Stress is a part of our lives, whether we like it or not. The truth is not all stress is bad. For example, when we exercise, we stress our bodies to get stronger and perform better. Stress can push us forward, but too much stress is not good for your body or your mind.

When you start looking at ways to reduce your chronic stress levels, you probably focus on how much work you are doing, what your daily responsibilities are, and whether or not you practice good self-care. These are all very important, but don’t forget about a simple choice you make every day that could be impacting your stress … your diet.

Some foods can increase stress, while others help to reduce it. In fact, your diet has a much larger impact on your stress levels than you might expect, and your stress can determine what your food choices end up being. This can turn into a negative cycle of high stress levels and poor nutritional choices. The solution begins with focusing on proper nutrition to sustain and fuel your body throughout the day.

Nutritional Deficiencies

The first thing that can happen if you have a poor diet is that your body may be experiencing nutritional deficiencies. These deficiencies can affect not just your physical health, but your emotional health as well. It’s a good idea to focus on nutrient dense foods because stress can deplete your absorption of vitamins and minerals from the foods you eat. Aging also has an affect on how well we absorb nutrients from foods.

For example, did you know that folate affects your mood and being deficient in folate may lead to more depression? You get folate from foods like eggs, asparagus, spinach, and avocado.

Some other nutrients you need to help balance your mood and fight stress naturally are:

Omega 3 fatty acids – Healthy fats are still important! You can get your fatty acids from healthy sources of fats like salmon, tuna, walnuts, and olive oil.

Vitamin D – Do you know why you feel more energized and happier during sunny days? It is the vitamin D from the sun’s UV rays. If you live somewhere that is cloudy and rainy a lot, or it is the winter where there isn’t much sun, you will need to supplement vitamin D through your food. You can get it from foods like fatty fish, eggs, dairy, and fortified cereal.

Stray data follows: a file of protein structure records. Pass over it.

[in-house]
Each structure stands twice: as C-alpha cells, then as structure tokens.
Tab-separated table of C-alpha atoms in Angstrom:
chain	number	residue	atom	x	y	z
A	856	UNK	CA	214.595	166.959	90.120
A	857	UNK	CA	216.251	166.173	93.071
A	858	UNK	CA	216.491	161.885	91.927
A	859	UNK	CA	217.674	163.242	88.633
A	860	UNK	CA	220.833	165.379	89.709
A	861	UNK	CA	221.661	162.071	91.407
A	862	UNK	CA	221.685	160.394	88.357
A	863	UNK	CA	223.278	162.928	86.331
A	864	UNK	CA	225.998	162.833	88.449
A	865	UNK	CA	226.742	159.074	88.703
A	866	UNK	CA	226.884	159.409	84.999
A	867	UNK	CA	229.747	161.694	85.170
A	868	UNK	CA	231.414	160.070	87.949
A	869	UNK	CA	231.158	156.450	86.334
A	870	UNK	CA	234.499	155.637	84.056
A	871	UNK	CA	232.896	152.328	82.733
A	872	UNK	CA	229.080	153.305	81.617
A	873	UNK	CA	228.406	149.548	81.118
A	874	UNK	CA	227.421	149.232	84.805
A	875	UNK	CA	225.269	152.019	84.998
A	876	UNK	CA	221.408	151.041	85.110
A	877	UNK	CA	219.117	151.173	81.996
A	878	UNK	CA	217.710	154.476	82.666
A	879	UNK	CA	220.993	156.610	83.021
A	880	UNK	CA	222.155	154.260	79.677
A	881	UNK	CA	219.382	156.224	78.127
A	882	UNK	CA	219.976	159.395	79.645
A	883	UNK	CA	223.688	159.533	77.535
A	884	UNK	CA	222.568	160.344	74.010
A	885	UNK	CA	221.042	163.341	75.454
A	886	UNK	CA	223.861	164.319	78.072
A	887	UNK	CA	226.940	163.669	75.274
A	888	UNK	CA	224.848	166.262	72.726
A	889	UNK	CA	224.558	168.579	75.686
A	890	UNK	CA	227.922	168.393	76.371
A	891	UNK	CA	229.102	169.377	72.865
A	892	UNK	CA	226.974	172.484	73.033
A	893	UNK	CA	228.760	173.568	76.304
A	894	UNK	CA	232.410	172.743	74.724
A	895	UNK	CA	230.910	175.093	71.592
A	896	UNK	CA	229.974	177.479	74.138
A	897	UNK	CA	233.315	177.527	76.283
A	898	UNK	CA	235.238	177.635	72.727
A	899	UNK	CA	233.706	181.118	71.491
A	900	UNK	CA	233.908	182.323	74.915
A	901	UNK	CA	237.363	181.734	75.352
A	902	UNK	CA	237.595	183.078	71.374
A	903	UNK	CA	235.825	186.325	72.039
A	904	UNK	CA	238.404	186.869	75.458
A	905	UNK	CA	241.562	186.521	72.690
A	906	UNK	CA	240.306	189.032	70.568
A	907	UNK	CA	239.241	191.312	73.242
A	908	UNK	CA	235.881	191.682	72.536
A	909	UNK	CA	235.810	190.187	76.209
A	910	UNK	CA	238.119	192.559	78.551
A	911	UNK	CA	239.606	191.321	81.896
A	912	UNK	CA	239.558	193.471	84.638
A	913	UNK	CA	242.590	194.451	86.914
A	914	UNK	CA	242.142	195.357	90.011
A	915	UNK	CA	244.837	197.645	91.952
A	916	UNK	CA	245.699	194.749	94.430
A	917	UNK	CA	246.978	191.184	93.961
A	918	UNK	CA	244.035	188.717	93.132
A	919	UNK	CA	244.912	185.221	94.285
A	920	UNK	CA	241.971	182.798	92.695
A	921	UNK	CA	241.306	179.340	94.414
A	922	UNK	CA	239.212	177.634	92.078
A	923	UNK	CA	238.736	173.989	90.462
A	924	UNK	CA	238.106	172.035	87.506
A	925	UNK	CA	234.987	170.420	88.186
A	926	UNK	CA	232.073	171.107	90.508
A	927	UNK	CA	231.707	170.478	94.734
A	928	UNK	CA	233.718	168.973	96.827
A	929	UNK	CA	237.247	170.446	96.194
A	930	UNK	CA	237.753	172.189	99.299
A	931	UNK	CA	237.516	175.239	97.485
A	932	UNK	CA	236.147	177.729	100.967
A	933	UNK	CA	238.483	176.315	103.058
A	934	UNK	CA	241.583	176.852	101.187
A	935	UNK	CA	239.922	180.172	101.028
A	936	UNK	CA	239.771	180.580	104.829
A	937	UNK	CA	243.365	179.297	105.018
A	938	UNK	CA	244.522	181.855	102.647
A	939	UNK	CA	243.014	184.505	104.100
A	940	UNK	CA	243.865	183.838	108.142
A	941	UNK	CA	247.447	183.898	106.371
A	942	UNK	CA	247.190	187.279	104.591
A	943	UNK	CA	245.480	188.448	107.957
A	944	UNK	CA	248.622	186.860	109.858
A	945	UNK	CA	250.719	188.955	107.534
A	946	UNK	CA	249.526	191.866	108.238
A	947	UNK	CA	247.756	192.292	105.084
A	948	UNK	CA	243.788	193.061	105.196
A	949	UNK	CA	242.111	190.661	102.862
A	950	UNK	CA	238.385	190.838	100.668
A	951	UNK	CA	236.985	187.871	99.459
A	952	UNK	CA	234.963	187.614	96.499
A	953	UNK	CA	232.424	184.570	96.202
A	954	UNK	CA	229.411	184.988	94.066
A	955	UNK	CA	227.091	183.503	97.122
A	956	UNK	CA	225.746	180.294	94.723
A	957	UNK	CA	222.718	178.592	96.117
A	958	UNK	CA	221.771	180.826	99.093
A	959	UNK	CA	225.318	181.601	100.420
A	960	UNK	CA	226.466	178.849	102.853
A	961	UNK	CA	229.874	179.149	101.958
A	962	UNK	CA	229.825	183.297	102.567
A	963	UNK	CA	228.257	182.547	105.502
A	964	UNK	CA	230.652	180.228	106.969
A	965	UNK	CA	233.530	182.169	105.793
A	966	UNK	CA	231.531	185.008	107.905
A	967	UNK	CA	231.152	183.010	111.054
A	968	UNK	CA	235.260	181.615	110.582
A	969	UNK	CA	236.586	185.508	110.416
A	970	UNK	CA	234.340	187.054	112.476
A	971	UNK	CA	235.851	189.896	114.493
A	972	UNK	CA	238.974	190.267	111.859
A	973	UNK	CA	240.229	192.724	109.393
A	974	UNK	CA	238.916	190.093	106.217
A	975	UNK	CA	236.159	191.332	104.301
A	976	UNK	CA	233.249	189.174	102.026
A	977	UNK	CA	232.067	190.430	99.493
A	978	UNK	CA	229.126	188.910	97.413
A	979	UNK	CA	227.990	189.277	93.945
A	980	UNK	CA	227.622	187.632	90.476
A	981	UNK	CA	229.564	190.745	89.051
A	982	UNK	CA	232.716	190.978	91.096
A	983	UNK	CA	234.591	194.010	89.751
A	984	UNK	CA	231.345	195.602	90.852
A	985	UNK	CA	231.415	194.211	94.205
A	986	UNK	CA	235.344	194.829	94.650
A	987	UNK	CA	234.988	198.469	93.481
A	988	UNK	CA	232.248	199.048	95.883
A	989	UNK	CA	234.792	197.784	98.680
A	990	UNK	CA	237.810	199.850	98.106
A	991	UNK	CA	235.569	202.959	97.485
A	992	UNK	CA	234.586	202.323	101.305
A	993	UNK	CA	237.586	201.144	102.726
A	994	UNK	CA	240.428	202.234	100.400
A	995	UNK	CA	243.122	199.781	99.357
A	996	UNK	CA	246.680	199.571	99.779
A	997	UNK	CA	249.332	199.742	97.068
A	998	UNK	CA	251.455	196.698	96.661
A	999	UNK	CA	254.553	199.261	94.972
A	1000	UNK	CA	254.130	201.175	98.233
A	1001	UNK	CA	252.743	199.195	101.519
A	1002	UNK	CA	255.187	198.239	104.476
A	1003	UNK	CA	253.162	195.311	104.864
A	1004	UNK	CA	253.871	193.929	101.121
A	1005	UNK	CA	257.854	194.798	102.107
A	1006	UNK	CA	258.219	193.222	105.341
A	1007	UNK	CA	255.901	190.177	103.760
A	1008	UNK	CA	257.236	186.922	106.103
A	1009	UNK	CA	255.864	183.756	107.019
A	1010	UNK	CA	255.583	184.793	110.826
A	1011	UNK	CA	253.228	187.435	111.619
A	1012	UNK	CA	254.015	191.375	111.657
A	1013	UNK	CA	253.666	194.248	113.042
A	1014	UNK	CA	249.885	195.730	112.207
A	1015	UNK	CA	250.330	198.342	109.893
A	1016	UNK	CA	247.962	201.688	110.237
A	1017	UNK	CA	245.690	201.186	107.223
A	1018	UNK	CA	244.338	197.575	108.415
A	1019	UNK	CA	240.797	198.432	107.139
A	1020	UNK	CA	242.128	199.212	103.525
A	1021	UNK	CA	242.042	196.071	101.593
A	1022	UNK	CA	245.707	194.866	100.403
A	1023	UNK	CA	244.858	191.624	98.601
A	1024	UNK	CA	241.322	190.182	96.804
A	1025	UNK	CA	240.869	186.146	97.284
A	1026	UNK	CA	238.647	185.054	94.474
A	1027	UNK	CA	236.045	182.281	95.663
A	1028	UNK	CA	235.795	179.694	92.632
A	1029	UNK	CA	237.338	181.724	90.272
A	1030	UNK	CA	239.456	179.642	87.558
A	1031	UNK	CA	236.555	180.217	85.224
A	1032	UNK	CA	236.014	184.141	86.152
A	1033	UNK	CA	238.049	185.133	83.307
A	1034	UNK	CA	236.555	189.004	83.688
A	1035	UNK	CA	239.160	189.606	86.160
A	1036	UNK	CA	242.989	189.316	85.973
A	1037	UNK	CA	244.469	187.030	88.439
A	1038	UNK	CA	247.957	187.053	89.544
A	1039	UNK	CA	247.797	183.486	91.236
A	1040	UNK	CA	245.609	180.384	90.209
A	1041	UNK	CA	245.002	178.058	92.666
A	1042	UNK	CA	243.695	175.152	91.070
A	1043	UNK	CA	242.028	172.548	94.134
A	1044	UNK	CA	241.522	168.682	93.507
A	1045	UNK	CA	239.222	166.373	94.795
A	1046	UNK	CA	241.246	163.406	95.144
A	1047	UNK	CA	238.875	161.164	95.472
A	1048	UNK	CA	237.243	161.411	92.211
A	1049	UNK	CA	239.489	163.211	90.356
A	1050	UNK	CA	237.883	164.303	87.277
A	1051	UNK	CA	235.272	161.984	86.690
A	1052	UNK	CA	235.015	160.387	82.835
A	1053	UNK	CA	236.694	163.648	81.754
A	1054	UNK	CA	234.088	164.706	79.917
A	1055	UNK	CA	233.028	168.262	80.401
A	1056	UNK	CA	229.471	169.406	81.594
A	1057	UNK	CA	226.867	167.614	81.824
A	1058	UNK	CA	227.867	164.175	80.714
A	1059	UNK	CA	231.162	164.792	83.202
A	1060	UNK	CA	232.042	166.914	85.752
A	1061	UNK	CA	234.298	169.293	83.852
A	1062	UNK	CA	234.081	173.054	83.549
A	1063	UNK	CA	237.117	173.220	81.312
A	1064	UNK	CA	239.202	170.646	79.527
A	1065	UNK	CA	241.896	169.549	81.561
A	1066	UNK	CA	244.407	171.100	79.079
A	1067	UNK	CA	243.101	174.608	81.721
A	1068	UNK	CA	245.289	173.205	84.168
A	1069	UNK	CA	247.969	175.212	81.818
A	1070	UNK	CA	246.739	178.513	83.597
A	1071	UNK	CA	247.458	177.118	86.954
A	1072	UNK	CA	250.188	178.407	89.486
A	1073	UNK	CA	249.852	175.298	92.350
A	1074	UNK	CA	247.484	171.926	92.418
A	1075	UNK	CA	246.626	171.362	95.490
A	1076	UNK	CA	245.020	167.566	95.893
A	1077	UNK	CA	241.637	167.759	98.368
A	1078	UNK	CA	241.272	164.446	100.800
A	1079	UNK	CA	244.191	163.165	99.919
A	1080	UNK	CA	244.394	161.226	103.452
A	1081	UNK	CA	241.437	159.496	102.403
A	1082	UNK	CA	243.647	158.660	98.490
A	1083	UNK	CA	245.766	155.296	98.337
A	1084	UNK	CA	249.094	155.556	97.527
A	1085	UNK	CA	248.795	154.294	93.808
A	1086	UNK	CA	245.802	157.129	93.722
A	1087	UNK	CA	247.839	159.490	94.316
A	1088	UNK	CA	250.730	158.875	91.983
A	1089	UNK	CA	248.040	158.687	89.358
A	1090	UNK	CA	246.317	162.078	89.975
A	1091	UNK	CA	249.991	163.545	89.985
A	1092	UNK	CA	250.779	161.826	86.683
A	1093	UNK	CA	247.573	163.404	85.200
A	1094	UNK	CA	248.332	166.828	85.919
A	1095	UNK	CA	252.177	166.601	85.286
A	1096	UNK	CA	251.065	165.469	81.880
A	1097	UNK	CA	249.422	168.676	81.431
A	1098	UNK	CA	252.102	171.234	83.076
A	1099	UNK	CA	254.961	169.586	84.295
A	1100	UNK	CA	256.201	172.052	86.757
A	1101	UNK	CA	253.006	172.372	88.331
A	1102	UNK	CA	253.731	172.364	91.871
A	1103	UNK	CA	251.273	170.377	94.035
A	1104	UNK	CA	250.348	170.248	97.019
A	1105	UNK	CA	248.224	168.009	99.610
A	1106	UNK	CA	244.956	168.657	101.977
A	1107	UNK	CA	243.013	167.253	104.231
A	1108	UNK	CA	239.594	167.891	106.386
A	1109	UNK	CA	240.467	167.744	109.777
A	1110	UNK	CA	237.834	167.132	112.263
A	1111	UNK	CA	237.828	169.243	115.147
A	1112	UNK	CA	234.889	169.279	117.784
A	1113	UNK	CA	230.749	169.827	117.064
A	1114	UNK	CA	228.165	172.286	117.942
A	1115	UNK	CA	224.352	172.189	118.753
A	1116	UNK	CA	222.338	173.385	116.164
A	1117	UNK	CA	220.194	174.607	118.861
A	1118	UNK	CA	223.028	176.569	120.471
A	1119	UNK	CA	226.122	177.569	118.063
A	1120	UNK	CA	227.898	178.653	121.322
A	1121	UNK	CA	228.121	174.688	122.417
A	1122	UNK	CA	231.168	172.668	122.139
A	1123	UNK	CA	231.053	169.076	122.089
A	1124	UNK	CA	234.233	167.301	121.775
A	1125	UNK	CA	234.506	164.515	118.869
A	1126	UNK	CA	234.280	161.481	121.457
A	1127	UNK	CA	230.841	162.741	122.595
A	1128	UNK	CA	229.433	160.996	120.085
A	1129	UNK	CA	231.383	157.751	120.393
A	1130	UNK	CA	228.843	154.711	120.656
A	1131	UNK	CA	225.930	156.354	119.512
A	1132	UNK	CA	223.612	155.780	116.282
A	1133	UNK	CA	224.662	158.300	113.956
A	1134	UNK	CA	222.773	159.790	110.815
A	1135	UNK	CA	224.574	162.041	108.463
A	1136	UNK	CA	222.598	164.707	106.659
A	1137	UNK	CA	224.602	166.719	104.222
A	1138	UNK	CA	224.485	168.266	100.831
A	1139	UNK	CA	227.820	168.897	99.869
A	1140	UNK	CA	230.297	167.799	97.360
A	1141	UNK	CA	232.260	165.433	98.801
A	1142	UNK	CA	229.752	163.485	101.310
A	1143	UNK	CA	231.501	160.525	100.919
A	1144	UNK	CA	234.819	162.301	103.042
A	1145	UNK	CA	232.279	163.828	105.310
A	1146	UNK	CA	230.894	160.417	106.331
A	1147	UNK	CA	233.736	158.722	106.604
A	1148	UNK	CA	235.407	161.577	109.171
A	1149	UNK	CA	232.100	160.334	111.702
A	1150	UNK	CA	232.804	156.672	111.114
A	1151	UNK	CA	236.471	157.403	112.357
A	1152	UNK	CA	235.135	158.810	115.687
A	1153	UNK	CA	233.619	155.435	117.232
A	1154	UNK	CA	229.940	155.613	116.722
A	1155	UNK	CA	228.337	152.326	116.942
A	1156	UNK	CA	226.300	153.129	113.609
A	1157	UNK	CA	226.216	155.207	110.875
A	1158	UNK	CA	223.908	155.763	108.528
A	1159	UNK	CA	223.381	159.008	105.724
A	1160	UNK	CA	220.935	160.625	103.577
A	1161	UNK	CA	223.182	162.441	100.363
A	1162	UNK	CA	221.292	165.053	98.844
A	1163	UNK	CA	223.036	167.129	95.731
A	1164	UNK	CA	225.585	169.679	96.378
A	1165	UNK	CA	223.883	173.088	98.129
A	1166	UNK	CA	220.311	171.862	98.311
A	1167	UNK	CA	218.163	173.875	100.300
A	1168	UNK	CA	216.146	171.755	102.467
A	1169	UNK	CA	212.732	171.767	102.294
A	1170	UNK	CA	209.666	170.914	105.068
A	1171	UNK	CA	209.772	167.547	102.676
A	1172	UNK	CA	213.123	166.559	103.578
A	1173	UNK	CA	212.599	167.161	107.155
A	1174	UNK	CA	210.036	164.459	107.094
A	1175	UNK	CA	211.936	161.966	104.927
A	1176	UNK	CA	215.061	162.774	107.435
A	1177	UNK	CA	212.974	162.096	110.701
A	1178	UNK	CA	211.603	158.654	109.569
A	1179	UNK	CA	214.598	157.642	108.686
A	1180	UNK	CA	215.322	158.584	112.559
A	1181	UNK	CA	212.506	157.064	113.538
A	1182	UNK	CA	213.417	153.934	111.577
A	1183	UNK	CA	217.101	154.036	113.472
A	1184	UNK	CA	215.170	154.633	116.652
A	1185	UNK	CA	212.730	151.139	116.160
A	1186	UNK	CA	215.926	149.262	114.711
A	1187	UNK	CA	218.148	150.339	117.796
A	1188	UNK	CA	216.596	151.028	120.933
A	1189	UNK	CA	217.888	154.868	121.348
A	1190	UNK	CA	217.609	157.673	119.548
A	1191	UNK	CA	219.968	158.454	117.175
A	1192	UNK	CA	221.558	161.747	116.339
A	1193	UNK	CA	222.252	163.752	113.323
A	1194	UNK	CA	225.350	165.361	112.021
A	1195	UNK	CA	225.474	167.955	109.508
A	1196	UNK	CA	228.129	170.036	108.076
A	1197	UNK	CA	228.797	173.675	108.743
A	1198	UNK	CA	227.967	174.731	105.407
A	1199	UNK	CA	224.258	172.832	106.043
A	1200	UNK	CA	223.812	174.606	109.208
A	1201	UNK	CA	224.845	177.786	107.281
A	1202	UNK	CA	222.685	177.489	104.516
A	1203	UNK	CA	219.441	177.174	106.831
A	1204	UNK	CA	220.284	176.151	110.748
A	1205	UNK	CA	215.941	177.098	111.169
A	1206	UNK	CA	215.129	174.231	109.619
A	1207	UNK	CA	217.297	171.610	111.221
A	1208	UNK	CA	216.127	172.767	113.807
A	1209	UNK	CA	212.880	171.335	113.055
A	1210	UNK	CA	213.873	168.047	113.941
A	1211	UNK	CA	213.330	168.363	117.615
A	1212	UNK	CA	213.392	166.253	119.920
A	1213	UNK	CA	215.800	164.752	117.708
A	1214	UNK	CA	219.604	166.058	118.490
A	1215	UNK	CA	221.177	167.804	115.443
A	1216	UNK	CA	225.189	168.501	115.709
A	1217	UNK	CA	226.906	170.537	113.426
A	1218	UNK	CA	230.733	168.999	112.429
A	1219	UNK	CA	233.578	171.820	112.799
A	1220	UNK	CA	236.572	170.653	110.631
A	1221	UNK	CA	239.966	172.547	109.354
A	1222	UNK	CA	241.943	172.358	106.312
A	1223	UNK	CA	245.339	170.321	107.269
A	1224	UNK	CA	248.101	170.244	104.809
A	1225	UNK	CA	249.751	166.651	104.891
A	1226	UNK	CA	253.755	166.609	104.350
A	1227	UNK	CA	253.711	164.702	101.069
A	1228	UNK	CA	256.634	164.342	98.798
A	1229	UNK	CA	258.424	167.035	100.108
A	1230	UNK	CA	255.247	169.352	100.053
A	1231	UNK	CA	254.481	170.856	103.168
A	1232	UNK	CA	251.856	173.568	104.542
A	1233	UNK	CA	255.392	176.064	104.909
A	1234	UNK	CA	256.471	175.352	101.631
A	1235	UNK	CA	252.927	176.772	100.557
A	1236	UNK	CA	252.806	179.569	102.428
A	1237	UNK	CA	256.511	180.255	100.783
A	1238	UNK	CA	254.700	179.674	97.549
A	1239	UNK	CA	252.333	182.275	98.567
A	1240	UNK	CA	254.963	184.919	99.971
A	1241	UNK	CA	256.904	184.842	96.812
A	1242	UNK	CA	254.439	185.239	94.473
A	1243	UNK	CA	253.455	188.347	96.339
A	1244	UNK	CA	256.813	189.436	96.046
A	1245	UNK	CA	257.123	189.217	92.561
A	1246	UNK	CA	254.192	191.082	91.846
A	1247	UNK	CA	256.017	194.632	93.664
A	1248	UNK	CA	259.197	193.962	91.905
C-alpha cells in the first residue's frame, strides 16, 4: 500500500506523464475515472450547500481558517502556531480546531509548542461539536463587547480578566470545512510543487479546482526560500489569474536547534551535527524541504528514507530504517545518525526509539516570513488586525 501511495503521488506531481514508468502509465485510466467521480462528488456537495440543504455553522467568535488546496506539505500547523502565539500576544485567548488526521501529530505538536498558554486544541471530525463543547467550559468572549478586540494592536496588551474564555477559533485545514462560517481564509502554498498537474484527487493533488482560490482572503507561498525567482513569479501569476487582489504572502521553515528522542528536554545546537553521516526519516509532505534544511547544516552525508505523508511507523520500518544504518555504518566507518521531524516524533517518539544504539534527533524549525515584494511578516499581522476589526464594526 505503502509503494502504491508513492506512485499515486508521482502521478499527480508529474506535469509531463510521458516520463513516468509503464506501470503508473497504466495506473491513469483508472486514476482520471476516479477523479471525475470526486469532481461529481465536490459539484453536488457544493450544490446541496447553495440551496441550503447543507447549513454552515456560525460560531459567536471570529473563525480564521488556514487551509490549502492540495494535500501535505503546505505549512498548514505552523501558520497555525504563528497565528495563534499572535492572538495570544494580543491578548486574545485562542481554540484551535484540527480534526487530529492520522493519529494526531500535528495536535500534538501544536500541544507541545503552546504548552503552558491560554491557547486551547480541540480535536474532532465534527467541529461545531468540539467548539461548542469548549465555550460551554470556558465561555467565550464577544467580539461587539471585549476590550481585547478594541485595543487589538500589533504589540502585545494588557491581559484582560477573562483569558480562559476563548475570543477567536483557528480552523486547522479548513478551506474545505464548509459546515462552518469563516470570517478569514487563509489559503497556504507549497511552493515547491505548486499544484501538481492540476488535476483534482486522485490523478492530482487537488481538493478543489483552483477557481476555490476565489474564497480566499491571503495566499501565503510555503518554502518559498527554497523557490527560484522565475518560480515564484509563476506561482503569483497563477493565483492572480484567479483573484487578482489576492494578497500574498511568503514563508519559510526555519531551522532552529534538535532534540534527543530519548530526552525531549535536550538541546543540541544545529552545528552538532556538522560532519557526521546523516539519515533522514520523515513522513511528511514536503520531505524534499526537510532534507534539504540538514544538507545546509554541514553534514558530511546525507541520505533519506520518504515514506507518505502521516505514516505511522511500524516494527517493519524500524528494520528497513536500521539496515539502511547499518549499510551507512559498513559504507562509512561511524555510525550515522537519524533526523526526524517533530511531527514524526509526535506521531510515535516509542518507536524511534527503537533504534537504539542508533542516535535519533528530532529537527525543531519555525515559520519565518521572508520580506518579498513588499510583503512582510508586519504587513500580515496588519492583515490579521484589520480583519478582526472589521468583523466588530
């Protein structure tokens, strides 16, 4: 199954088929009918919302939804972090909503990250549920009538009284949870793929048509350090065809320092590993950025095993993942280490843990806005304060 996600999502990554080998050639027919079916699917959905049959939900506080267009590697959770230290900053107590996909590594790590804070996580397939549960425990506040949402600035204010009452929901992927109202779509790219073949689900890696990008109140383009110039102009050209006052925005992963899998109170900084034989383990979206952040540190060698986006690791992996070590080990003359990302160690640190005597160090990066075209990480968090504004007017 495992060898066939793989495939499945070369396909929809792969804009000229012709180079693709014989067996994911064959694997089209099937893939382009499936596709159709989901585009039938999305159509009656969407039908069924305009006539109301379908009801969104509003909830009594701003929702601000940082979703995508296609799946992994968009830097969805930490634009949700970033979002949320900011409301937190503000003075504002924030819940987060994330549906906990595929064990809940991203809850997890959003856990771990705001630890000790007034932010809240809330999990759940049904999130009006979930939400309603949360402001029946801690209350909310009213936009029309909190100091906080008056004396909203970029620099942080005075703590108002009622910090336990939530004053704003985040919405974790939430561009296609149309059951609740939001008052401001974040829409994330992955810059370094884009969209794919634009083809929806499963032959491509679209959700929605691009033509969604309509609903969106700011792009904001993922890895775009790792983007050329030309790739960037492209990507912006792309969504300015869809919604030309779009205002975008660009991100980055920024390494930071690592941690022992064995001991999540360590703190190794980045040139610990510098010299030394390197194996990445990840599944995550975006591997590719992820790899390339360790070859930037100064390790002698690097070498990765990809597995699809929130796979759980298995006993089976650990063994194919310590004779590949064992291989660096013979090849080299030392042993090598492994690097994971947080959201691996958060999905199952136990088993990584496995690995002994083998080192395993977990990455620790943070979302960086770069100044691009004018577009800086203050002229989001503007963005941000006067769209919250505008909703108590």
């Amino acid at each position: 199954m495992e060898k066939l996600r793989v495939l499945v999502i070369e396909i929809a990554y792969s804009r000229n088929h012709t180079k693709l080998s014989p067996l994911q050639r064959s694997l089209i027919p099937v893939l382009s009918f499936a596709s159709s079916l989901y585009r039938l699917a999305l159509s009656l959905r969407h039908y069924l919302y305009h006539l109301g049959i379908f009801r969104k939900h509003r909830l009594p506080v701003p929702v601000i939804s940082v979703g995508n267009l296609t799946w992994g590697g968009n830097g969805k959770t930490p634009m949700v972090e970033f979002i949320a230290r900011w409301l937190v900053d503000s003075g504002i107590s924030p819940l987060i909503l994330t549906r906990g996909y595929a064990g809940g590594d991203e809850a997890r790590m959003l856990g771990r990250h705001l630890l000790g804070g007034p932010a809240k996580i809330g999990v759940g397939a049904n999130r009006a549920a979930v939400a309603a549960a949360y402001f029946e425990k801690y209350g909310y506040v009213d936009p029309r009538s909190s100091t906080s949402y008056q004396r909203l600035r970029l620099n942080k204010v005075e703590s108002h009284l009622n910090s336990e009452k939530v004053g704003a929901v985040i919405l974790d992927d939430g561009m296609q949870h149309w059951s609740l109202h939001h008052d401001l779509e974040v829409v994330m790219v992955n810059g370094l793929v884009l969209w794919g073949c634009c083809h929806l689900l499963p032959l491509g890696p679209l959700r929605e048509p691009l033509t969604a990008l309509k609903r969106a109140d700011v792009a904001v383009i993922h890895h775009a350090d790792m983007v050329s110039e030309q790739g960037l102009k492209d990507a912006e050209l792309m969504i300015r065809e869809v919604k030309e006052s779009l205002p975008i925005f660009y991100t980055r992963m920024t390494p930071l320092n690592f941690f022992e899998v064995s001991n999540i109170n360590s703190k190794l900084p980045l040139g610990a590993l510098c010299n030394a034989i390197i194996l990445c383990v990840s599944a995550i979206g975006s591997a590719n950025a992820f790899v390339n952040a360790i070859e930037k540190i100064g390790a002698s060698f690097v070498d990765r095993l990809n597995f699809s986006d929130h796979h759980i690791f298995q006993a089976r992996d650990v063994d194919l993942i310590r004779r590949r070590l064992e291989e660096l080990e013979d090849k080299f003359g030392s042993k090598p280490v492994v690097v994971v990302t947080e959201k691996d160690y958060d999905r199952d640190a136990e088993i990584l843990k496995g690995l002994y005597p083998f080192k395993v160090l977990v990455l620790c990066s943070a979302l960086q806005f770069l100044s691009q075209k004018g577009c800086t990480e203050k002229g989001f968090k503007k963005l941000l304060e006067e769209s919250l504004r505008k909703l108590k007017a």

Fiber – For more fiber, eating more fruit, vegetables and whole grains is usually a good place to start.

Calcium – While many people get their calcium from dairy and yogurt, you might be someone who isn’t able to tolerate dairy or someone who chooses not to eat dairy. In this case, you can get calcium from foods such almonds, sesame seeds, tofu, tempeh and kale. Yes kale! Kale is a power-house green that won’t inhibit your body’s absorption of calcium like spinach. Note: Don’t avoid spinach though. Definitely mix things up!

Iron – You also want to make sure you have enough iron in your diet. Iron can help with your mental health and help balance your energy levels. Get iron from red meat, turkey, some nuts and seeds like pumpkin seeds and almonds, broccoli, and dark chocolate (you read that right!).

Protein – You get protein from many of these same foods, including meat, poultry and fish, dairy, cheese, eggs, and nuts.

Feeding Emotions with Unhealthy Foods

Another link between stress and nutrition is that many often deal with stress and emotions with food. The problem here is that many probably go for the more unhealthy nutritional choices … which are actually not nutritious at all. Using food to deal with a bad day or a bad experience can be an occasional occurrence.

However, using food as a way to deal with chronic stress can become a problem. You might overeat, choose unhealthy foods, and even suffer from malnutrition because you aren’t getting enough vitamins and minerals from good wholesome, healthy foods.

Unhealthy Habits from Stress

Having too much negative stress in your life can contribute to other unhealthy habits such as overeating and eating the wrong foods, not getting enough exercise, sleeping too much (or not enough), drinking too much alcohol, smoking, or doing drugs. Stress can make these things worse, but these things can also exacerbate your stress levels.

The Cycle Continues

This is a vicious cycle that is very hard to get out of. Once you start leaning on unhealthy habits to deal with your stress, you feel that temporarily it is helping. It’s a false belief that can only hurt your physical and mental health and wellbeing in the long-term. The best thing you can do is recognize this cycle and take steps to stop it now, start eating right, and look for healthier ways to manage your stress.

Don’t feel like you can never emotionally eat. I mean when we celebrate milestones or hang out with friends, there’s almost always food and drink involved, right? We just need to make sure we don’t rely only on managing our stress levels with unhealthy food.

Healthier habits to incorporate can be connecting with friends and family, taking up a hobby, getting outside, playing with your dog, or getting in a more exercise.

Your body and mind will thank you.

Yours in health and wellness,

Francine Alleyne (RHNP™)

Holistic Nutritionist, Registered Holistic Nutrition Practitioner™



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DISCLAIMER: Please consult your healthcare practitioner if you are experiencing any symptoms.  I am not a doctor. This post and anything else you find on my website is intended for informational, educational and self-empowerment purposes ONLY and is not intended to treat or diagnose any condition or disease.